On December 1, 1926, President Irving Maurer noted in his diary: “Greatly engaged tonight, after a busy day in the office, meeting and hearing Carl Sandburg.”
The renowned Midwestern author had visited Beloit College a few years before and had so stirred the college community that students clamored to have him back. Sandburg traveled from Chicago to Beloit on Wednesday, December 1, where he attended a dinner in his honor, hosted by Dean William Alderman at the Faculty and Alumni Club, joined by President Maurer, members of the Student Council, and a few other dignitaries. Later that night, writing in his diary, Maurer described his initial impressions of Carl Sandburg: “I sat at Mrs. A’s left and Sandburg at her right, so we confronted each other. He is a Scandinavian, has the washed out, disillusioned, run down air and clothes of the newspaper man. His…gray hair is cut much like a girlish bob with the locks hanging straight down over his ears and eyes from a split part. Speaks very deliberately, and he has about him the breath of the old sages and of Norse mythology – he seems to be seeing imps and sprites on icy crags.”
Sandburg had forgotten to bring a copy of his recently published book, the highly acclaimed bestselling biography, Abraham Lincoln: The Prairie Years, so Maurer loaned him his personal copy. Crowds of students and townspeople paid fifty cents each and pushed into the college chapel, cramming into the pews. President of the Student Council James Gage, later long-time alumni secretary and college editor, introduced the evening’s speaker.
Carl Sandburg strode onto the stage, “armed with a sheaf of books of which he is the author,” noted Minnie McIntyre Wallace of the Beloit Daily News, “and the same guitar, no doubt, which he twanged so entertainingly at the college on his previous visit.” Sandburg opened the program with stories and anecdotes about Lincoln, whom he described as “the strange friend, the friendly stranger…He is to North American territory a seer and man of wisdom looked to and sought in spirit as Confucius. Never was a more strangely companionable, a more completely remote figure, invested with such wide range of tragedy and comedy…He had something of immensity about him.”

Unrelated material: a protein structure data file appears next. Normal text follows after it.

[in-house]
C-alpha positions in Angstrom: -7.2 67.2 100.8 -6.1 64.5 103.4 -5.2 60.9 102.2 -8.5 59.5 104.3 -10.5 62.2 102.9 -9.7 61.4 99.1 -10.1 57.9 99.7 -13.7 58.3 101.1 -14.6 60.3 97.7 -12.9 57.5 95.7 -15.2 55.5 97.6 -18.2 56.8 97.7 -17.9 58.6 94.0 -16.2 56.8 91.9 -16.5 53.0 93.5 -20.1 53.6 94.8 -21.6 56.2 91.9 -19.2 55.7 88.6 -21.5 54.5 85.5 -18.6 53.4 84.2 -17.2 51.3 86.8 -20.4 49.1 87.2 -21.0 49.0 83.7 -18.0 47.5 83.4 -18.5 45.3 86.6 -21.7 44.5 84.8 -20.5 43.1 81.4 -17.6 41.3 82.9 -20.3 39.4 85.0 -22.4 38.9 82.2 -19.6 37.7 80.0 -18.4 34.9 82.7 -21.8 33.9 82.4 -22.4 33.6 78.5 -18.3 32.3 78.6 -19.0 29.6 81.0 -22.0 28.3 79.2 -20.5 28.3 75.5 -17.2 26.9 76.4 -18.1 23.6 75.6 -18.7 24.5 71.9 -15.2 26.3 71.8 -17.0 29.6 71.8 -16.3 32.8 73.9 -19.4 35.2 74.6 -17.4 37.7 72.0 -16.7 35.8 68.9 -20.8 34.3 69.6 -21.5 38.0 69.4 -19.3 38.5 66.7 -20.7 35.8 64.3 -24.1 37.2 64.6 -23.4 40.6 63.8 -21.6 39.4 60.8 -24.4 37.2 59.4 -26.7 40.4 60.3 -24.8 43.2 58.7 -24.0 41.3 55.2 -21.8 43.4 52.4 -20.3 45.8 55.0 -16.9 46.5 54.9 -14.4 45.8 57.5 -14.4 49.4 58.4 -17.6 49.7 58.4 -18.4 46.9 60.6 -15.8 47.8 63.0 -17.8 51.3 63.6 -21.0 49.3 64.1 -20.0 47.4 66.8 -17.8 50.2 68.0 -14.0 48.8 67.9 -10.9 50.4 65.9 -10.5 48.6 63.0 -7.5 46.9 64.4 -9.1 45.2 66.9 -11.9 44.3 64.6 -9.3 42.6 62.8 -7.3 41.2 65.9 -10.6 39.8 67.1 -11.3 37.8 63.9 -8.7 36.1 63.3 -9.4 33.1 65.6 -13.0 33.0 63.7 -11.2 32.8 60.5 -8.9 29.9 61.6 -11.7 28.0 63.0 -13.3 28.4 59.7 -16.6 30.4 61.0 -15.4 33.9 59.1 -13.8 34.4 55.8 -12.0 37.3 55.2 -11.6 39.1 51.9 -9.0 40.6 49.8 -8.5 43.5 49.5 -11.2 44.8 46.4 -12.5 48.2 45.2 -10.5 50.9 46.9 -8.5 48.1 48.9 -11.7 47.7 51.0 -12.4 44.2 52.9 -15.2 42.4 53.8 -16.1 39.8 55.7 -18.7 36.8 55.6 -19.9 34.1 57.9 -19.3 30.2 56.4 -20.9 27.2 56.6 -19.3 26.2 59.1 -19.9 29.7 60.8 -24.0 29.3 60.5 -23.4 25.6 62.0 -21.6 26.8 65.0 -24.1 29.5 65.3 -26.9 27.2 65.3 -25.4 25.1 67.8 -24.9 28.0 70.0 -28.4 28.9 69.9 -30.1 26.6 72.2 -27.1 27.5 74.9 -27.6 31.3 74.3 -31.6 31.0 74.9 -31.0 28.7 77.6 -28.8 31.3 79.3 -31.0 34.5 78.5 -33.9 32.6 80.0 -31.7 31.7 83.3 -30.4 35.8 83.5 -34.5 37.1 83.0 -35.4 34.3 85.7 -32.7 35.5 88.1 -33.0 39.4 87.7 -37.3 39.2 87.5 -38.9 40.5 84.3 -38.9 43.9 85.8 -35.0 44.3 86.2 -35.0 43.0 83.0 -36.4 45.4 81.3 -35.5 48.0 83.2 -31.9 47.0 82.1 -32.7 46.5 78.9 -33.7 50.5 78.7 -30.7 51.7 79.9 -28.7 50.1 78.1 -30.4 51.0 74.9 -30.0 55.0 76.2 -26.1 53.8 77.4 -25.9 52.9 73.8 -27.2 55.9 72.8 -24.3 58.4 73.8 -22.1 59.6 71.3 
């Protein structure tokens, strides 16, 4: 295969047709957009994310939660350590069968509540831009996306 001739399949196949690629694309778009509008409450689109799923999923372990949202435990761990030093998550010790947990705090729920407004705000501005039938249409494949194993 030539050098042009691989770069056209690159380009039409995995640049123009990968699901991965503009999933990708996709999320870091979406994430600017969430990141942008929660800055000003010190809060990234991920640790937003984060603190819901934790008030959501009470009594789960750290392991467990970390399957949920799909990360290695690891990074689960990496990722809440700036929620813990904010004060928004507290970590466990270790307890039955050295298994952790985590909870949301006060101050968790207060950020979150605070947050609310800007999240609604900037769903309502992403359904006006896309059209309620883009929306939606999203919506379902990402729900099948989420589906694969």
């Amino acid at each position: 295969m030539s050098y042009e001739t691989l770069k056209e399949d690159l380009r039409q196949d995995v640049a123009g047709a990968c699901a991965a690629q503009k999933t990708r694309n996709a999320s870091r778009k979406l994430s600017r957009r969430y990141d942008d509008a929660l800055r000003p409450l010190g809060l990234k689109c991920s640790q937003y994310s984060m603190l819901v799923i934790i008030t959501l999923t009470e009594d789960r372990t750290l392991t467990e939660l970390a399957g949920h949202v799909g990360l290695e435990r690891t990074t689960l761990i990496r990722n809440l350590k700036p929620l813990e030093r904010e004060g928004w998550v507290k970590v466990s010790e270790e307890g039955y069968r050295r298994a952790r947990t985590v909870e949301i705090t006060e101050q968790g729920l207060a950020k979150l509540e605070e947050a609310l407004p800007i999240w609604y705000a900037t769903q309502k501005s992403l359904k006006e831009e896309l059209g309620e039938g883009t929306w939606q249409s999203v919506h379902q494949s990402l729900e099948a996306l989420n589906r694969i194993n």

Sandburg moved on to selections from his several volumes of verse, reciting, among others, “Wilderness,” “Buffalo Dust,” “Cahoots,” and “Bricklayer’s Love.” He read a piece from Slabs of the Sunburnt West, borrowed from an audience member and, according to the Beloit Daily News, “[he] cracked a joke at the expense of the owner…because that page of the book was still uncut.” A Round Table reporter noted that “the selections…were read as only Sandburg can read them, poems of the big-fisted, rough-neck sort of poetry…and poems with delicate perceptions of beauty – poems with the surge of a Norse saga, poems with poignant mysticism.” Minnie McIntyre Wallace described his speaking style: “Sandburg talks with the most disarming informality, which one is sometimes led to suspect is good theater. He is possessed of a picturesque and interesting personality, a resonant voice and the gift of the raconteur…He speaks in casual, remote, abstracted manner, but it never fails to hit the bullseye of attention.”
He concluded his program, “chanting” from his Rootabaga Stories and singing folksongs to the accompaniment of his guitar, among them “The Boll Weevil Song,” “The Negro Doughnut Man,” and “A Saddle Song from New Mexico.” McIntyre remarked that “[he] can moan a spiritual in capital fashion to the strumming of the guitar strung carelessly from his shoulder with its silk cord.” Sandburg was widely known for collecting American folksongs, which, as McIntyre noted, he “gathered from the plains and cotton fields, the wharves and out of the way corners of the southwest.” In 1927, the year after his appearance in Beloit, he compiled a vast selection of folk songs under the title, The American Songbag.
The Round Table summed up Carl Sandburg’s wonderfully successful visit: “In the last analyses, Sandburg’s real charm is his keen observance of little human things, his never-sated joy in existence, a continually fresh delight in the variety and wonder of life…” The paper reported that “the large and sympathetic audience” demanded more and Sandburg consented to several encores, after which he said, “Your faces have been kind to me tonight. I thank you.”
Sandburg stayed to greet people and sign copies of his books. Afterwards he joined President Maurer at the Faculty and Alumni Club where they talked. Maurer sent out for some food and they snacked on “cold chicken, buns, and weak coffee,” according to his diary. “Sandburg drawled along between mouthfuls, eating as deliberately as he talked, touching things generally.” From general to specific, however, they moved on to the subject of Wisconsin politics and politicians.
“He is impressed with La Follette, “Maurer wrote. “Says the whole situation is dramatic beyond words. He pictured Mrs. Bob as a tiger cat, helping the father and now the son into wearing, lonely, battle, keeping up their courage, advising and guiding them in their political decisions.” The senior La Follette, known as “Fighting Bob,” had died in 1925 after a long, distinguished, and controversial career in Wisconsin and national politics. His son, Robert La Follette, Jr. succeeded him in the United States Senate, elected as a Republican. He later co-founded the Wisconsin Progressive Party.